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How to Get Your Child to Explore Different Genres

It’s common for kids to hold dearly to a specific topic: bugs, trains, princesses, horses, dinosaurs… and that’s totally okay! A little childhood obsession never hurt anyone, and can in fact spark a future career or expertise in their adult life. 

As book-loving parents, we just want them to be happily (and quietly!) reading anything, even if that means going back to their same favorite truck story a few times a week. But ideally, instead of being obsessed with only truck books, they’re obsessed with all books! The more different types of books or genres they’re reading, the more it expands their overall knowledge and imagination. 

We know that getting little ones to branch out can be tough. As always, Literati is here to help. Here are a few ways to help your child fall in love with new types of books.

Introduce your own favorites. 

As we raise our children and recognize all their unique traits and quirky ways, it often reminds us of our own off-beat tastes or long-lost obsessions. Look for book topics that catch your eye. When you express your own passions while reading about Native American history or different species of wildflowers, your child is likely to be just as intrigued. 

Keep it positive. 

Try not to diminish their interests in order to get them to pick up other books. It’s better to naturally inspire a curiosity about other things, while reassuring them that trains are still the hands-down coolest thing in the world. Just help them to understand that it’s a big world—which means lots of other cool things to discover. 

Get outside the box. 

When we consider a book about, say, a geologist that hunts for fossils, we might think “Wait, my 3-year-old has no idea what a geologist is. Or fossils. He won’t get it.” Scratch that! Don’t be afraid to expose toddlers to subjects that are way outside of their current understanding. In fact, the “newness” might even help to pique their interest more.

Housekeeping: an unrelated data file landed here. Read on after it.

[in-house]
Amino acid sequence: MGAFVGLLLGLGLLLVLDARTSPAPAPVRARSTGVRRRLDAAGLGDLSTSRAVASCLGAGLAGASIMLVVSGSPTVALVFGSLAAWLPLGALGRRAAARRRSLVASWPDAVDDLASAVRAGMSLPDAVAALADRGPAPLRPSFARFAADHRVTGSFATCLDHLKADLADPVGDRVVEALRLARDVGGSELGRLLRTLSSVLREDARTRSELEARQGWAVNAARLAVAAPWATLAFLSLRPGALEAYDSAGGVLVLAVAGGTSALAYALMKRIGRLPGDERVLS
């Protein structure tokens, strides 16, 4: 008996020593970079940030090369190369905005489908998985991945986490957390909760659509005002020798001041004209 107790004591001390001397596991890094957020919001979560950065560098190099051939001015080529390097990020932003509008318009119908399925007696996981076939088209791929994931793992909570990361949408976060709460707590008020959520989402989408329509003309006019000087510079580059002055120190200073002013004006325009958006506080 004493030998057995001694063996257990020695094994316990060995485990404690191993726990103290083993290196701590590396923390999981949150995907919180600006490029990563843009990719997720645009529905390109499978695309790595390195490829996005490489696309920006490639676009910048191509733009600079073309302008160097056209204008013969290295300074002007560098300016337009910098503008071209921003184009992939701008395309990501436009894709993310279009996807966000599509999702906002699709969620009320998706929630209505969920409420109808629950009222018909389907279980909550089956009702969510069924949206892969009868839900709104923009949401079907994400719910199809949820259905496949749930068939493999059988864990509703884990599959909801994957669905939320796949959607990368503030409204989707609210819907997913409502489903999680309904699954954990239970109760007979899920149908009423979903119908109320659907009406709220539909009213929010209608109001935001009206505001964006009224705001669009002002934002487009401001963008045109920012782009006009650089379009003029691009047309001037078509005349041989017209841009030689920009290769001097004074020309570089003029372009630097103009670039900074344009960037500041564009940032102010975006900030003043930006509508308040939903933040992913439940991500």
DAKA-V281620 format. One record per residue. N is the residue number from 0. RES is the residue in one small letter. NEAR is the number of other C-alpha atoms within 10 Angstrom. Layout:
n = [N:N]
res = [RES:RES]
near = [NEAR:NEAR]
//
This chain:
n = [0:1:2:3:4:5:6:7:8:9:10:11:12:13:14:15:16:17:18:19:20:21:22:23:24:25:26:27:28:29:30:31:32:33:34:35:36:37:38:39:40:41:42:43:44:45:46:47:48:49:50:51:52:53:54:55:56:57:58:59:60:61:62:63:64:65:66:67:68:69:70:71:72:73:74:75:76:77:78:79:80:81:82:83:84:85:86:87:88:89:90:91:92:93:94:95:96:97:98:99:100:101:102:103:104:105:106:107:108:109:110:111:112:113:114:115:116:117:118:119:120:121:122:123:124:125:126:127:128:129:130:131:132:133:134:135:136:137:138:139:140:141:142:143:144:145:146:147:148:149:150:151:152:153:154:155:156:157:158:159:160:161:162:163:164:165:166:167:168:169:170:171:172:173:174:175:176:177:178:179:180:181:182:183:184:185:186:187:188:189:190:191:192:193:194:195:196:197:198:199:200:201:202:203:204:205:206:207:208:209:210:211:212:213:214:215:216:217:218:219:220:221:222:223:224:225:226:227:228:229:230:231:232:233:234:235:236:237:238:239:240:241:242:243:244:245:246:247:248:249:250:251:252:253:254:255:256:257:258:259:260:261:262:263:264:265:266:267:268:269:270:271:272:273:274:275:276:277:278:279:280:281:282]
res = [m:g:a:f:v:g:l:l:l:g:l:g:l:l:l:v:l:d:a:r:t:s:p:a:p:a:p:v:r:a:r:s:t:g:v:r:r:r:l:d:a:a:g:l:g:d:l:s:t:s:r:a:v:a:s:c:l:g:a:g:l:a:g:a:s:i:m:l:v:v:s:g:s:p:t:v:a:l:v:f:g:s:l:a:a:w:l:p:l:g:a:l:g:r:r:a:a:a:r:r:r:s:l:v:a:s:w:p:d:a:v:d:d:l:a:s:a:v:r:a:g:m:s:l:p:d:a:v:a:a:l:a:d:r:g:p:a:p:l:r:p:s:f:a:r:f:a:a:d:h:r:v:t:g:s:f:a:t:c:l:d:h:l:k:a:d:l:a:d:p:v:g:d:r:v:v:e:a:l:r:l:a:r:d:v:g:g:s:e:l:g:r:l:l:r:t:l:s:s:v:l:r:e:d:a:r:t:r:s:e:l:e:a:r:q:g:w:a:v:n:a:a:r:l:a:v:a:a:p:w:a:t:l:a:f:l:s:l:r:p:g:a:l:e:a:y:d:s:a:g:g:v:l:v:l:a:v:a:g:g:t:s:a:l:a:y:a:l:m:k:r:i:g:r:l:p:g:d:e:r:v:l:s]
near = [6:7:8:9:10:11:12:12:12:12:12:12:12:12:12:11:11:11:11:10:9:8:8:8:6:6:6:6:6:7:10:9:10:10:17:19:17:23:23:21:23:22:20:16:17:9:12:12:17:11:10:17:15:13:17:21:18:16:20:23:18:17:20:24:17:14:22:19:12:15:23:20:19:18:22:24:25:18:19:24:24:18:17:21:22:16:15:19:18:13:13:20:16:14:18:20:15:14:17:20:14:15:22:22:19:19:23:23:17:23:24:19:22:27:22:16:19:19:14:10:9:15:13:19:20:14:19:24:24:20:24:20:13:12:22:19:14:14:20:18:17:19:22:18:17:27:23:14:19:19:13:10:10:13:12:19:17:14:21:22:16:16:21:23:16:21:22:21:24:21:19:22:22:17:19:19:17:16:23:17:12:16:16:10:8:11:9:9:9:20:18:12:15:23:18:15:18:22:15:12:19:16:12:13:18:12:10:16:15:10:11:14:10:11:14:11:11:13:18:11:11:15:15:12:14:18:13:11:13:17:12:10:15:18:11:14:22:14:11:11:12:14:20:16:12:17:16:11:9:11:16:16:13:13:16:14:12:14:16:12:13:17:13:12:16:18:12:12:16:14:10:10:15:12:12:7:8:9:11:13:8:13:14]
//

Try different kinds of characters. 

Read books with various protagonists of different ethnicities, genders, professions, and personalities. People that look like your child might help them identify and engage with that character’s interest. People that don’t look like them might stand out, which can make characters just as compelling. Plus, books with diversity will prepare them for a diverse world at any age. 

Comic books are cool! 

This can be especially effective with older kids or reluctant readers. Sometimes kids need a more visual experience to draw them in. Try introducing comics or graphic novels with subjects outside their usual go-tos. It’s tough for a kid to say no to a comic book. Plus, you’ll be the cool parent. 

Leverage TV-time. 

This is rare advice coming from Literati, we know. But kids might be more likely to watch a movie or TV show about a different topic before reading a book about it. So if your child is especially stuck on something, try movies first. The big screen might help expand their horizons. If they show interest in a few movies around new topics, introduce new books around those same subjects.

Make it a game. 

Because, obviously! Choose a bunch of topics and challenge your child to read one book about each. You can actually download a “genre graph” from this website or make a bingo board. Can they read a book about nature? Dragons? Space? Get to reading to advance in the games!

We hope these fun tactics help you and your child branch out to new books and beyond!

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